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Process linkages in large watersheds: connecting tributary erosion to downstream channel change and floodplain forest establishment in the Yampa and Green River Basin




Kemper, John Trusal, author
Rathburn, Sara, advisor
Friedman, Jonathan, committee member
Wohl, Ellen, committee member
Leisz, Stephen, committee member
Redmond, Miranda, committee member

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It is well-understood that the physical state of a river is a combination and culmination of present processes and past trajectories. Similarly, conceptualizations of fluvial connection hold that various aspects of a given river reach – ecologic, geomorphic, hydrologic – do not operate in isolation, but rather as components within a linked system, both influencing and influenced by upstream and downstream conditions. To expand understanding of the river system as an intrinsically linked network of both process and form, here I establish connections between the processes of historical tributary erosion and distal downstream channel migration and floodplain forest establishment in the Yampa and Green River Basin. I then additionally summarize the extensive body of literature concerning the geomorphic response to sediment supply increases in low-gradient, alluvial rivers to further emphasize that the translation of sediment through the landscape can catalyze myriad responses that manifest across a continuum of scales. Concentrating initially on the investigation of historical erosion, examination of historical documents and aerial photos suggests that three key sediment contributing tributaries of the Yampa River – Sand Creek, Muddy Creek, and Sand Wash – underwent substantial historical erosion from 1880-1940. Using field investigation to determine historical channel location and field surveys of present-day dimensions, I then calculate that historical arroyo incision within the latter two tributary watersheds injected 30 x 106 tons of sediment into the mainstem Little Snake and Yampa Rivers during this time. Taking present-day annual sediment loads as an approximate background for the pre-erosion sediment regime, this represented a sizable increase in the sediment load of the Yampa River during the period of historical erosion. Moving downstream, results of dendrochronologic analysis of tree cores from three separate forest locations – Deerlodge Park on the Yampa River, Island Park and Tuxedo Bottom on the Green River – indicate that major portions of these forests established during the same time period of elevated historical erosion. Moreover, channel change analysis suggests that the channel at this time was relatively more dynamic than it has been since, and the area of forest dating to the historical period is much greater than can be explained by high flows alone. Viewed collectively, these findings suggest tributary erosion played a vital role in successful downstream forest establishment. Additional sediment fingerprinting analysis further supports this process link between geomorphic and ecologic process. Using sediment samples taken at the rooting surface of the cottonwood forest in Deerlodge Park, geochemical analysis indicates that the majority of this sediment was sourced from those tributaries – Muddy Creek and Sand Wash – that were undergoing enhanced erosion via arroyo incision during the historical period. Overall, the temporal overlap between the timing of historical tributary erosion and the establishment of substantial portions of downstream floodplain forest, in conjunction with the fact that floodplain sediment is dominantly sourced from watersheds that experienced enhanced historical erosion, together indicates a demonstrable link between the geomorphic process of historical erosion and the ecologic process of downstream floodplain forest establishment. From a summary of existing studies concerning the geomorphic adjustment of low-gradient, alluvial rivers to increased sediment supply, it is additionally clear that tributary erosion that injects substantial amounts of sediment into a river system can result in the requisite channel change necessary for successful forest establishment. The fluvial system is thus best understood as not just a physically coupled network, but a collectively connected web of processes that together regulate and are regulated by one another. Such an understanding emphasizes that management of large watersheds must be holistic and undertaken at the basin scale in order to ensure that vital riverine ecosystems endure.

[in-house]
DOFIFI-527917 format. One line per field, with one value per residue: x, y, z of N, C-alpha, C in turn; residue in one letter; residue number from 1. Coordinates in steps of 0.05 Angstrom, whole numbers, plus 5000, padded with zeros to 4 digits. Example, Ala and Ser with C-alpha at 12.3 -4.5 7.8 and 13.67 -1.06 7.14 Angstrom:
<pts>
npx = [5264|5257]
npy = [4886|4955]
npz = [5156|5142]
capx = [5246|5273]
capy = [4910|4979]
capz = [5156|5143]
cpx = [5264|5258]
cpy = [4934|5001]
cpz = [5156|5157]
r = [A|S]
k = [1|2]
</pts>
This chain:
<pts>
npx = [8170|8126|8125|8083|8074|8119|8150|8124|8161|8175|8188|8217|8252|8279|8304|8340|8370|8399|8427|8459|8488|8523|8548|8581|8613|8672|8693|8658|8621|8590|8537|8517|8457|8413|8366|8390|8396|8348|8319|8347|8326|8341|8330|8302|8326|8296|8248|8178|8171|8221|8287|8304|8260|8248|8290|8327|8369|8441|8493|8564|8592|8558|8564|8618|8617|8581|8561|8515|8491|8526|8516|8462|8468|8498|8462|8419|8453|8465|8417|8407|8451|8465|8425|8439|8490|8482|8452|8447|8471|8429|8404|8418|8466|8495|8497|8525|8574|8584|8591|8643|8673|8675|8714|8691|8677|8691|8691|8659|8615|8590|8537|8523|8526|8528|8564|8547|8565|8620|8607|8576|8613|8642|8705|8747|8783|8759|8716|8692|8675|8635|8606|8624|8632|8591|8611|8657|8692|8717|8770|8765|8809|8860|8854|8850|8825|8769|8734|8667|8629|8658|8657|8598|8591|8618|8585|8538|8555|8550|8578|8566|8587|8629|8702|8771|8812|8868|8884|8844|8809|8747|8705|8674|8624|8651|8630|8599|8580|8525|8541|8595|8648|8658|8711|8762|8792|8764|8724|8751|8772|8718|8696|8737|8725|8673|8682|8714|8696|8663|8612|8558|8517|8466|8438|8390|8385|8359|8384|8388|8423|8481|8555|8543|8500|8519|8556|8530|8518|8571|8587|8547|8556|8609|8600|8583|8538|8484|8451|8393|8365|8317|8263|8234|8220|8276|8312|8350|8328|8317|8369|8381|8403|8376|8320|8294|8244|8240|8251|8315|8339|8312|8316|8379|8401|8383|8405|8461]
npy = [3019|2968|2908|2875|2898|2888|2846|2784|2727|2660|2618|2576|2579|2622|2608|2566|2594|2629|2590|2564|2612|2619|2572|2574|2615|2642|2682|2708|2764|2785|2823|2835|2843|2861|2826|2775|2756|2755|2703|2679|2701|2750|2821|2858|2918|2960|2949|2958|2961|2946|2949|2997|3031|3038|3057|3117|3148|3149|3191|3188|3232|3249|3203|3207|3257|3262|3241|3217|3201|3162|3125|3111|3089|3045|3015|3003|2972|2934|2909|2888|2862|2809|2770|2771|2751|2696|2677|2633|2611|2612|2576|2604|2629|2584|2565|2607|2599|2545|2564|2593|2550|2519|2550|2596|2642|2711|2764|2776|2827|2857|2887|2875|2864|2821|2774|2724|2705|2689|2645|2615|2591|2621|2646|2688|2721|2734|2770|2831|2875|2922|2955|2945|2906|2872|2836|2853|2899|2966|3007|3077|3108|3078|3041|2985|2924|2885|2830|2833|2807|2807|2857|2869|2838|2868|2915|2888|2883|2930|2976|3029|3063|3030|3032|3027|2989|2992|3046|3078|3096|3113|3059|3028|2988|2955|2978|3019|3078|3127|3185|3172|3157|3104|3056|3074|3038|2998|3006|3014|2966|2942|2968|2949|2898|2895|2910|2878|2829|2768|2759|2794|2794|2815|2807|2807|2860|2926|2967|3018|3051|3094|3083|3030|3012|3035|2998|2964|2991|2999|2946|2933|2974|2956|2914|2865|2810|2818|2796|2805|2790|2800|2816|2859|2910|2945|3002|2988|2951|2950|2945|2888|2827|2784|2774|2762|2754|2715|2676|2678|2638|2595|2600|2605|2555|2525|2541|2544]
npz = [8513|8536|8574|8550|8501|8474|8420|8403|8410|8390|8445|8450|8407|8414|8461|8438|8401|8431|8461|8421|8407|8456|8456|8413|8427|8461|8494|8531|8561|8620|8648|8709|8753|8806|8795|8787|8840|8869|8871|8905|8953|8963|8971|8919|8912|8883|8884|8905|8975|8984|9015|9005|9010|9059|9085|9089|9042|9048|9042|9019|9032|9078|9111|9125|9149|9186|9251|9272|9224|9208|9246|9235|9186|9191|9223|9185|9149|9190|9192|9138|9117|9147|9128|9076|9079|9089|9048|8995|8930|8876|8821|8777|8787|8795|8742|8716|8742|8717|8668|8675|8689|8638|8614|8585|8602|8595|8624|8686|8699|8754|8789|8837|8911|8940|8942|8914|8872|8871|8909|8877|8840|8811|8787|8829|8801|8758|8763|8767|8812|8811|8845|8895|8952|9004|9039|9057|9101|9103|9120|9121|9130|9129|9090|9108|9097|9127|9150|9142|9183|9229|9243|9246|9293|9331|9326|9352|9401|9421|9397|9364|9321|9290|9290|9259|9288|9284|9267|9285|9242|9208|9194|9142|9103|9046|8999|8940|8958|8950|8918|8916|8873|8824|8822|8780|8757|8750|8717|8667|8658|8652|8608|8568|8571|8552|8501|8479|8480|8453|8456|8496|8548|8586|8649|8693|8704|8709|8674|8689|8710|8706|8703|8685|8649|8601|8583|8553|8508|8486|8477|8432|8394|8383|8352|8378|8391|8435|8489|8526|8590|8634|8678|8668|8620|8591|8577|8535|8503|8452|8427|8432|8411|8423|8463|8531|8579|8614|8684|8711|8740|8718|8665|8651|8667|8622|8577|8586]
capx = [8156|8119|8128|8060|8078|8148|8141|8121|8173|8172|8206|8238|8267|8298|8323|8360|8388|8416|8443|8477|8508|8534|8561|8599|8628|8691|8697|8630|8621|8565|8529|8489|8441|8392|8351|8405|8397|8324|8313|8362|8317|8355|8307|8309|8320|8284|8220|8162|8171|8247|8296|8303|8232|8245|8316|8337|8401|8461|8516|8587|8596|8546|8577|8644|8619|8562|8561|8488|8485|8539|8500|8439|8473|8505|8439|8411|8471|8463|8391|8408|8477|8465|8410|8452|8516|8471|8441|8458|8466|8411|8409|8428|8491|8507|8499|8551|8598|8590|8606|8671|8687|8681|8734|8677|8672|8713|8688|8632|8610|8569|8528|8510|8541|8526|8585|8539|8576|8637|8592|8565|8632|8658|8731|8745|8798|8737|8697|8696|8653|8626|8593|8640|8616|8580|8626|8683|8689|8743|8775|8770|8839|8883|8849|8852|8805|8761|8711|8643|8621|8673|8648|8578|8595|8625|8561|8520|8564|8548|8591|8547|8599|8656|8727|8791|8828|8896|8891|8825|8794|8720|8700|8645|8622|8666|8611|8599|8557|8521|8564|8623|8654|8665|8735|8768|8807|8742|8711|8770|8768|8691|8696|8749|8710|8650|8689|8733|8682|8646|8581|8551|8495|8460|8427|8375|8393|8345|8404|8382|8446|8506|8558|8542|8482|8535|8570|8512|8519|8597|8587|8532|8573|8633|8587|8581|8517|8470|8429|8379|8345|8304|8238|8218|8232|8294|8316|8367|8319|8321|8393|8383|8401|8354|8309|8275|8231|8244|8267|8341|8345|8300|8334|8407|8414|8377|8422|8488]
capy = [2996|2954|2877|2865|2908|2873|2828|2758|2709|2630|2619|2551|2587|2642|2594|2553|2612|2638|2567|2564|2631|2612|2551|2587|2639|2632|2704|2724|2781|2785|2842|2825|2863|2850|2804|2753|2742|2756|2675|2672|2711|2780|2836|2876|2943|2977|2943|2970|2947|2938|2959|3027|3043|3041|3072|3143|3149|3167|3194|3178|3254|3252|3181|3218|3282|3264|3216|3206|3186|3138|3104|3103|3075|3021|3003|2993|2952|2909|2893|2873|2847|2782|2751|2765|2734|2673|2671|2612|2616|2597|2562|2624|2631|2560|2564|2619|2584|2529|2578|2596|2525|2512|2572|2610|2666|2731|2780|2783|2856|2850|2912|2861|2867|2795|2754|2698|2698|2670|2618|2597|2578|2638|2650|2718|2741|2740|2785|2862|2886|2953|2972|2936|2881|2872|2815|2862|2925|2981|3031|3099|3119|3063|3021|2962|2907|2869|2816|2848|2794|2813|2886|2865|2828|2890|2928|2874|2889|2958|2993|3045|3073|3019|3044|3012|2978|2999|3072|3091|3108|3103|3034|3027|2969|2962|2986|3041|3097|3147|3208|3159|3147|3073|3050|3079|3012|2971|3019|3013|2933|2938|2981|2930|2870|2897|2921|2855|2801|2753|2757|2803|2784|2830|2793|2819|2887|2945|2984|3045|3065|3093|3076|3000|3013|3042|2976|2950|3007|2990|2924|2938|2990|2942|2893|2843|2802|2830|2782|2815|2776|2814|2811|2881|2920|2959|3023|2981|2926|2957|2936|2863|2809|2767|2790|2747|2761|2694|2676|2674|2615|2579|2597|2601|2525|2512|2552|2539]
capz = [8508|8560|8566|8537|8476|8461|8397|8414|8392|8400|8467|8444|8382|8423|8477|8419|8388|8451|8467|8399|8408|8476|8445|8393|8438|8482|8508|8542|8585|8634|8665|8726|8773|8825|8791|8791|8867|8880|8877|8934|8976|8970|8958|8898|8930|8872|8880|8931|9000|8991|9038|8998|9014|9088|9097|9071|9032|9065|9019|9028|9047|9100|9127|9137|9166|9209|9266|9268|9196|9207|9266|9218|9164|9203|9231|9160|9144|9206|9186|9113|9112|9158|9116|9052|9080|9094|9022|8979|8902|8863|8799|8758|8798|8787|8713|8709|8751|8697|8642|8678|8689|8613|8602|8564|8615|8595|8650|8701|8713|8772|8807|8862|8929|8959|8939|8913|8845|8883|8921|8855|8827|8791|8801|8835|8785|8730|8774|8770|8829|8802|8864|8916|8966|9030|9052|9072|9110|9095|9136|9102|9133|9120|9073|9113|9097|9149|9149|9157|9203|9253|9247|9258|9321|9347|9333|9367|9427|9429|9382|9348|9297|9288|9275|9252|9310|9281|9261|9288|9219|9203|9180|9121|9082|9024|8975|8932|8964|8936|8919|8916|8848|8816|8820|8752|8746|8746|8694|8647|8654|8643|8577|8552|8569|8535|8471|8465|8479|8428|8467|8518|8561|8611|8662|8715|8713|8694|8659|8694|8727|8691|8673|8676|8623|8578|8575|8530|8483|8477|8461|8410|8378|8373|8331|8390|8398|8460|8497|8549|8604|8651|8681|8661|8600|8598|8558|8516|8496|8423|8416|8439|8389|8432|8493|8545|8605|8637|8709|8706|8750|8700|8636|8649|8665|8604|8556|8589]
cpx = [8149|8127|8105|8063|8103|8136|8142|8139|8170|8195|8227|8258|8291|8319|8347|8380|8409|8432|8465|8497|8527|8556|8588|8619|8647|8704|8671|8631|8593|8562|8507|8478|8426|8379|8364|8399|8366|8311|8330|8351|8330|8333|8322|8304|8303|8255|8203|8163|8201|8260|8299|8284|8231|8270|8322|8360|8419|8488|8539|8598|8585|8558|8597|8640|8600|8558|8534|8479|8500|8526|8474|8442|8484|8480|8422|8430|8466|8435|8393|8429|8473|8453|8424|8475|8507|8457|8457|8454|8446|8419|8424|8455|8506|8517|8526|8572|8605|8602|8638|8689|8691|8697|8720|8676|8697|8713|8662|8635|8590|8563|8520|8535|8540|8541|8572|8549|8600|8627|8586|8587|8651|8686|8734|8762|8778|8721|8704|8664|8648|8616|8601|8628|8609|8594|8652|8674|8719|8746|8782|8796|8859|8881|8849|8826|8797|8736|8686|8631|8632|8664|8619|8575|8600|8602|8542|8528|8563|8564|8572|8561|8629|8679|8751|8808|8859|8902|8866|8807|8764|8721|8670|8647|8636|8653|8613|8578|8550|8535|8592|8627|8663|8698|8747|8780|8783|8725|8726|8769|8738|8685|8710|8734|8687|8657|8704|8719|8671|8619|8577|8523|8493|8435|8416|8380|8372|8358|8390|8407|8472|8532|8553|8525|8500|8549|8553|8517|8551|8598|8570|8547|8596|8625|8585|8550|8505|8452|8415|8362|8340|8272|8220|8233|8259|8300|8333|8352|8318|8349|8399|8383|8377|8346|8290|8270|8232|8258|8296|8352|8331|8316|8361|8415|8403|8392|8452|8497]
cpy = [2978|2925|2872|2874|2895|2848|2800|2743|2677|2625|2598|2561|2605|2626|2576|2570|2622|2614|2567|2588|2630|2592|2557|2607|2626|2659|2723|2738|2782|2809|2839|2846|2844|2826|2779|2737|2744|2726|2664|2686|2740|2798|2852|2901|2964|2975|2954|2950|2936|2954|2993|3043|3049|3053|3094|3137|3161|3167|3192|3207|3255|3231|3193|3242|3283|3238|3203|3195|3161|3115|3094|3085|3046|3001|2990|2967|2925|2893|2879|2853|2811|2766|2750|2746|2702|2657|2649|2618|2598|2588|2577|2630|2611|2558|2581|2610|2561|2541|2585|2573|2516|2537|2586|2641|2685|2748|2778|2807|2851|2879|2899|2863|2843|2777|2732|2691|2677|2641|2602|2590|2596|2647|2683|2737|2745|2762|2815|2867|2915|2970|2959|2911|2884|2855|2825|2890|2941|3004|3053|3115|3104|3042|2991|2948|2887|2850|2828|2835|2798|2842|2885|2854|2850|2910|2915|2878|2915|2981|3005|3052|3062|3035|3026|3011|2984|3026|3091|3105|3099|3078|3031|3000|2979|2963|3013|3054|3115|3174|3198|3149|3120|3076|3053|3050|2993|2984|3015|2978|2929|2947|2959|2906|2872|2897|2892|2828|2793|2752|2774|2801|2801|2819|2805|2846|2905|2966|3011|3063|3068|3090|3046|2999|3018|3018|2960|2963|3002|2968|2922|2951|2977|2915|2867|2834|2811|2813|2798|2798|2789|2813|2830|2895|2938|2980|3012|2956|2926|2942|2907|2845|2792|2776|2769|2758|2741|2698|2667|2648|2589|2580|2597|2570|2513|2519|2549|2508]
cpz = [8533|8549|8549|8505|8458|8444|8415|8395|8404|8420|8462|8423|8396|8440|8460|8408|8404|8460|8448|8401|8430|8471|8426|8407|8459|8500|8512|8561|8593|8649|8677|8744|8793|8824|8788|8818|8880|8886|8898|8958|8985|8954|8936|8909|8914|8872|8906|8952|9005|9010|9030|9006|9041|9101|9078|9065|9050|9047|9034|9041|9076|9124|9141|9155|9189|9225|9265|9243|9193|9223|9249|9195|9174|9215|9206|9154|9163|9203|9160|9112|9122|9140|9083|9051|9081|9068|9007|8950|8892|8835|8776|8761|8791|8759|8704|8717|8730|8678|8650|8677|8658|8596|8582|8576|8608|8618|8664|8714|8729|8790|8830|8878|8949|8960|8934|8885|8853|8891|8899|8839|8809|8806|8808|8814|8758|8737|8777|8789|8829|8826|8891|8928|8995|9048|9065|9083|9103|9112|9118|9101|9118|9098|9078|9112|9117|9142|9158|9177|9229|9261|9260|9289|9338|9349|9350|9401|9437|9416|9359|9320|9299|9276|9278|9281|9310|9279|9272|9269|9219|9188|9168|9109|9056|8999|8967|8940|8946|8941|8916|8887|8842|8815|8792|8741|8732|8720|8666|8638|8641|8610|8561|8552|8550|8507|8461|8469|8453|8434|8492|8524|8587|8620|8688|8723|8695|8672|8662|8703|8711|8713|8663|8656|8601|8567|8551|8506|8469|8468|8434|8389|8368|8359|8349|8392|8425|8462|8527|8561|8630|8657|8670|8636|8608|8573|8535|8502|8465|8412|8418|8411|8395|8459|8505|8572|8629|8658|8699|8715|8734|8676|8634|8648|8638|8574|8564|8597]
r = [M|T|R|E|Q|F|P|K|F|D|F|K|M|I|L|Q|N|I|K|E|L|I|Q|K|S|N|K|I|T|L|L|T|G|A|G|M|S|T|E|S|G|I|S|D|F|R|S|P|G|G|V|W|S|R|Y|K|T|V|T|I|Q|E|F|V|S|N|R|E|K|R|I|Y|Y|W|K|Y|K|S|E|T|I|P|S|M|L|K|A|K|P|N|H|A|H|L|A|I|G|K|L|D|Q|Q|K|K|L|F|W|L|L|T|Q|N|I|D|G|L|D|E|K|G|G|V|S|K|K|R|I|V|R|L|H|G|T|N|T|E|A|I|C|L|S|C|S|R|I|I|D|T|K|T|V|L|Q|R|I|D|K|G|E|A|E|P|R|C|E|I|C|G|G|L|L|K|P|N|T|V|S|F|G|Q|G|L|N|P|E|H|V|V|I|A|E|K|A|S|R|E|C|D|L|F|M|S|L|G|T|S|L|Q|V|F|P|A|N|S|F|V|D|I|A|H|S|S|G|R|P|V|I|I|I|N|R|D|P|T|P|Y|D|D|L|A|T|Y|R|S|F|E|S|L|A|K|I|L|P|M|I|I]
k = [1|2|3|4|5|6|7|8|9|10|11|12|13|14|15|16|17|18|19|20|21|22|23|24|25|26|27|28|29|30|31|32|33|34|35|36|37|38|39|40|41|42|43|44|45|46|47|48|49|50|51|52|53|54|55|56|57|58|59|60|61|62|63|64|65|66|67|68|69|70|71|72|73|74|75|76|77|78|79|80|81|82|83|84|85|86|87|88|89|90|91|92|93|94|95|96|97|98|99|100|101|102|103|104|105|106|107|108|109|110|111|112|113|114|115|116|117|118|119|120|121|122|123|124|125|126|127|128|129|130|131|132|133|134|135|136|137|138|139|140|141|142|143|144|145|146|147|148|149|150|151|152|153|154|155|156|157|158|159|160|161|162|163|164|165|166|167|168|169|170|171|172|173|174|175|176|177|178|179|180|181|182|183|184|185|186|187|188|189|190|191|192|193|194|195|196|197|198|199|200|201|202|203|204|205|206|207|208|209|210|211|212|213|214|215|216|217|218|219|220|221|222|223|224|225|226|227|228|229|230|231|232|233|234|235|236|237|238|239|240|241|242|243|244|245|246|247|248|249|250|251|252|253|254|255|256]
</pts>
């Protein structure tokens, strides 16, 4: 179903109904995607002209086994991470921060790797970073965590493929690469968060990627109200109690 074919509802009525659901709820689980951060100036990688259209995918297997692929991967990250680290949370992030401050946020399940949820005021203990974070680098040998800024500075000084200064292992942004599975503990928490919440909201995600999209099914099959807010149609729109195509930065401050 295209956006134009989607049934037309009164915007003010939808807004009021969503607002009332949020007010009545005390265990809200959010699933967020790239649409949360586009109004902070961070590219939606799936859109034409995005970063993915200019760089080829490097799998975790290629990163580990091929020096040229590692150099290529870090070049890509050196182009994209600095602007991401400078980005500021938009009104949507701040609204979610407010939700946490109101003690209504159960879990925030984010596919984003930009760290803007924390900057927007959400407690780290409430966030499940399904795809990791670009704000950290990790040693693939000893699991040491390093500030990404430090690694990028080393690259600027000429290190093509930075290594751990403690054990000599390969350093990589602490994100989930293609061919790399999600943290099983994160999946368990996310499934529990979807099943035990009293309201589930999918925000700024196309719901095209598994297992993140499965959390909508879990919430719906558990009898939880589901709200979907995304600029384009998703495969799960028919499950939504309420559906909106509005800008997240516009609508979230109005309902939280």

2022 Summer.
Includes bibliographical references.

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Green River
Yampa River
channel change
sediment fingerprinting


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